December 10 - January 14: Garvey visits Paris, Madrid, Boulogne, Monte Carlo, and other European cities.

1914

Amy Ashwood, Marcus Garvey's first wifemid-January: Garvey returns to London via Scotland, and attends more classes at Birkbeck College.

June 17: Garvey leaves England aboard the "S. S. Trent," destined for Jamaica.

June: Garvey's article, "The Evolution of Latter-Day Slaves: Jamaica, A Country of Black and White," is published in The Tourist.

July 8: Garvey arrives in Jamaica.

July 20: Garvey meets Amy Ashwood shortly after his return to Jamaica and on July 20th they co-found the Universal Negro Improvement Association and African Communities League.

ca. July - August: Garvey publishes a pamphlet, "A Talk with Afro-West Indians: The Negro Race and Its Problems."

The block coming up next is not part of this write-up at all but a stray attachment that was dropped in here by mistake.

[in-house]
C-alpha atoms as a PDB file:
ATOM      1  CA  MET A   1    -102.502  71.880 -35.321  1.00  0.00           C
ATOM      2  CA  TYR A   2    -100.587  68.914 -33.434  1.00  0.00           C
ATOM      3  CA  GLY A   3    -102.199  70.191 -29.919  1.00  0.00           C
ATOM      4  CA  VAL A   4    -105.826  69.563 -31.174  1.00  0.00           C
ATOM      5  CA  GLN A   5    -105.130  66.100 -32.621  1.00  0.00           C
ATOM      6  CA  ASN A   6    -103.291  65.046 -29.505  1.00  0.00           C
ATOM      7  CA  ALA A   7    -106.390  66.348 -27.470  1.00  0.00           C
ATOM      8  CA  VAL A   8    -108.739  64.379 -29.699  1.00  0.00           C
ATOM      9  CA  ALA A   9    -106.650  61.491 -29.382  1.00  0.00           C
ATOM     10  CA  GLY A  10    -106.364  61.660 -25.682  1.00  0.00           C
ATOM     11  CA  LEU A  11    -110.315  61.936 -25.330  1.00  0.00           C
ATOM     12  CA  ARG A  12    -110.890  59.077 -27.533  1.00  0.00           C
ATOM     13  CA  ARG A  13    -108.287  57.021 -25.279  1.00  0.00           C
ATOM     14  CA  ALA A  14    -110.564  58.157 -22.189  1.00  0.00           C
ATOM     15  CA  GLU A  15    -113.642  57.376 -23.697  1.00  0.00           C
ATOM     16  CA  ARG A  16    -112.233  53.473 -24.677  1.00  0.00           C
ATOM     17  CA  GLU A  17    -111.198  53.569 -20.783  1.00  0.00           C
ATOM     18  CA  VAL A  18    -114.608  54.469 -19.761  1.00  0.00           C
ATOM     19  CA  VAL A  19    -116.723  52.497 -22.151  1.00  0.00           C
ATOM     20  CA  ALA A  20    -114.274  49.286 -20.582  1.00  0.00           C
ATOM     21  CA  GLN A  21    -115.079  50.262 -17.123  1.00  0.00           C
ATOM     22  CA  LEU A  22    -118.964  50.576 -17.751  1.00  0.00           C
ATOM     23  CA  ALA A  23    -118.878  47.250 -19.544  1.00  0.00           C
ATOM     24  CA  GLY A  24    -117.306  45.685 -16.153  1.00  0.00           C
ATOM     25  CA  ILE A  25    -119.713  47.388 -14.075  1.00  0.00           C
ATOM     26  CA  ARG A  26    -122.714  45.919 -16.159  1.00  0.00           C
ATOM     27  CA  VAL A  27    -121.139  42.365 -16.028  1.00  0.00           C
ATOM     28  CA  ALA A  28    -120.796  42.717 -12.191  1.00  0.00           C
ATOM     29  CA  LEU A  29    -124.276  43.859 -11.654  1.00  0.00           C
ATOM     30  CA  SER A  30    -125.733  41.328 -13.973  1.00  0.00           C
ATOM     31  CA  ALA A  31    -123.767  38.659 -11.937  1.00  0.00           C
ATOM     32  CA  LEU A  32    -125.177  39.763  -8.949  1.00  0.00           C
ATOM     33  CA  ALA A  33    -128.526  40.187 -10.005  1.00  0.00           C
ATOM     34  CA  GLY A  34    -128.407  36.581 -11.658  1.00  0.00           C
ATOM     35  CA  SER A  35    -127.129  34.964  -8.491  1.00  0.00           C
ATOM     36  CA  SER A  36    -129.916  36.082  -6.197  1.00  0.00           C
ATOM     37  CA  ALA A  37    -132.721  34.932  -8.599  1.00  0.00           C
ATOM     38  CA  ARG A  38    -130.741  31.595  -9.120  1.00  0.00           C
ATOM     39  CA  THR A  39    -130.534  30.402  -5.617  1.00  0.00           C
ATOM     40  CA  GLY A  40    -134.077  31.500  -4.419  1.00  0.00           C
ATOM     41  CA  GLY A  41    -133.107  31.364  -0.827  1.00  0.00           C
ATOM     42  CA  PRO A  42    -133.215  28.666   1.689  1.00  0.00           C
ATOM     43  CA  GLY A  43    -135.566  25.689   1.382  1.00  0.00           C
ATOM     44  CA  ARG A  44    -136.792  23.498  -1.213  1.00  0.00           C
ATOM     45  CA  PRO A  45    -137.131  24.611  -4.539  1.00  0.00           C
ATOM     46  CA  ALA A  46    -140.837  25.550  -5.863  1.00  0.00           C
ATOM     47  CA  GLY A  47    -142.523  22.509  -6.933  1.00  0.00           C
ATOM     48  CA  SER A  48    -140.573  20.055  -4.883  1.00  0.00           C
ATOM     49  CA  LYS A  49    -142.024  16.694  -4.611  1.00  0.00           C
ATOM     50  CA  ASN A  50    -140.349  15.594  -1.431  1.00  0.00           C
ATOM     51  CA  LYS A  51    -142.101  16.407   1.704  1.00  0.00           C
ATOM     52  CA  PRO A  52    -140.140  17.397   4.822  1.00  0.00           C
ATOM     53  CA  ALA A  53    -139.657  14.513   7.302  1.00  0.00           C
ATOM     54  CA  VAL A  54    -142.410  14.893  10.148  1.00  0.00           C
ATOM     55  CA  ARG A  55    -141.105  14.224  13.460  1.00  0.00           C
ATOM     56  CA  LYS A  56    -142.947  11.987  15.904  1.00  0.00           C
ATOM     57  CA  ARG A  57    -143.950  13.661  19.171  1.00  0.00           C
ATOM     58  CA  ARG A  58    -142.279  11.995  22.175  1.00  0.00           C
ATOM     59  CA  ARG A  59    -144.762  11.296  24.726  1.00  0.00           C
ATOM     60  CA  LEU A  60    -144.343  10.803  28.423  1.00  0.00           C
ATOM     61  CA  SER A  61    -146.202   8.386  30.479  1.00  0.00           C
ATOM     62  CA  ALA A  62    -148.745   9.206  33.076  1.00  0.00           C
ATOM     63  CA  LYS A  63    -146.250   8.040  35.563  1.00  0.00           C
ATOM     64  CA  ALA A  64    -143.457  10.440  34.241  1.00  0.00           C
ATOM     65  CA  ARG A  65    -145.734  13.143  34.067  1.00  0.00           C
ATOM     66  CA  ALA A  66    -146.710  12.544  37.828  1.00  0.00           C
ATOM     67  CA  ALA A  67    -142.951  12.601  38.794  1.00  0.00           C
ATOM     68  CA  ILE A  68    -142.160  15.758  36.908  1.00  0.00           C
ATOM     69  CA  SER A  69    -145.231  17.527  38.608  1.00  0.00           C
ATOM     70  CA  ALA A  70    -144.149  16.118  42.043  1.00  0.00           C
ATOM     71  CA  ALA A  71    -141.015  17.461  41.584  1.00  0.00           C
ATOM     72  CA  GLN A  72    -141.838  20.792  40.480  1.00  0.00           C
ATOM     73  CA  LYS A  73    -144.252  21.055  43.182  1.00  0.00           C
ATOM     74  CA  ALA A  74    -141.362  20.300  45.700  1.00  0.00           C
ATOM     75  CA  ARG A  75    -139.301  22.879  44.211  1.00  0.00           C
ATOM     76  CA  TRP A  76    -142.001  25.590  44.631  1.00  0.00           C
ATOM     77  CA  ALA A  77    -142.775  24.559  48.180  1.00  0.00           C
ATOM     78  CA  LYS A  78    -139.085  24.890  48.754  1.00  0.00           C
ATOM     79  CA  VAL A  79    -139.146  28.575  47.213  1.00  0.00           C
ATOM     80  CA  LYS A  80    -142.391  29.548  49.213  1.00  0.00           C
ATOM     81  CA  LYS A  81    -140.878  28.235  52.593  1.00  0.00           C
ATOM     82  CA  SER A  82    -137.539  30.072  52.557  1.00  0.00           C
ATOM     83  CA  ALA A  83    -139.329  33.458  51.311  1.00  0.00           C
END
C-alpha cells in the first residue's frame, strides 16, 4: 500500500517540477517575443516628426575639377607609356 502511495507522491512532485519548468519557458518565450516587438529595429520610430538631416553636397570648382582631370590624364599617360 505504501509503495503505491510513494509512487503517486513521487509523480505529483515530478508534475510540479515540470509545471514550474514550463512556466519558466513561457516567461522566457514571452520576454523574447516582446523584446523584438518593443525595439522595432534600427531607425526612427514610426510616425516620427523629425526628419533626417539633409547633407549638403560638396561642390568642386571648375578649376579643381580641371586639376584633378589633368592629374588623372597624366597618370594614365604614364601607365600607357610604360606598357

Naval vessel, World War I.August 4: Great Britain declares war on Germany.

September 8: Garvey writes Booker T. Washington, founder of the Tuskegee Institute, and asks him for support.

October 3: Washington invites Garvey to visit Tuskegee.

1915

Booker T. WashingtonJune: Garvey's father, Marcus Garvey Sr., is committed to St. Ann's Poor House.

November 14: Booker T. Washington dies.

1916

March 6: Garvey leaves Jamaica aboard the "S. S. Tallac," bound for the United States.

March 24 : Garvey arrives in America penniless, moves in with a Jamaican family in Harlem, New York City, and finds work as a printer. He gains a following for his movement by speaking nightly as a soapbox orator on a Harlem street corner.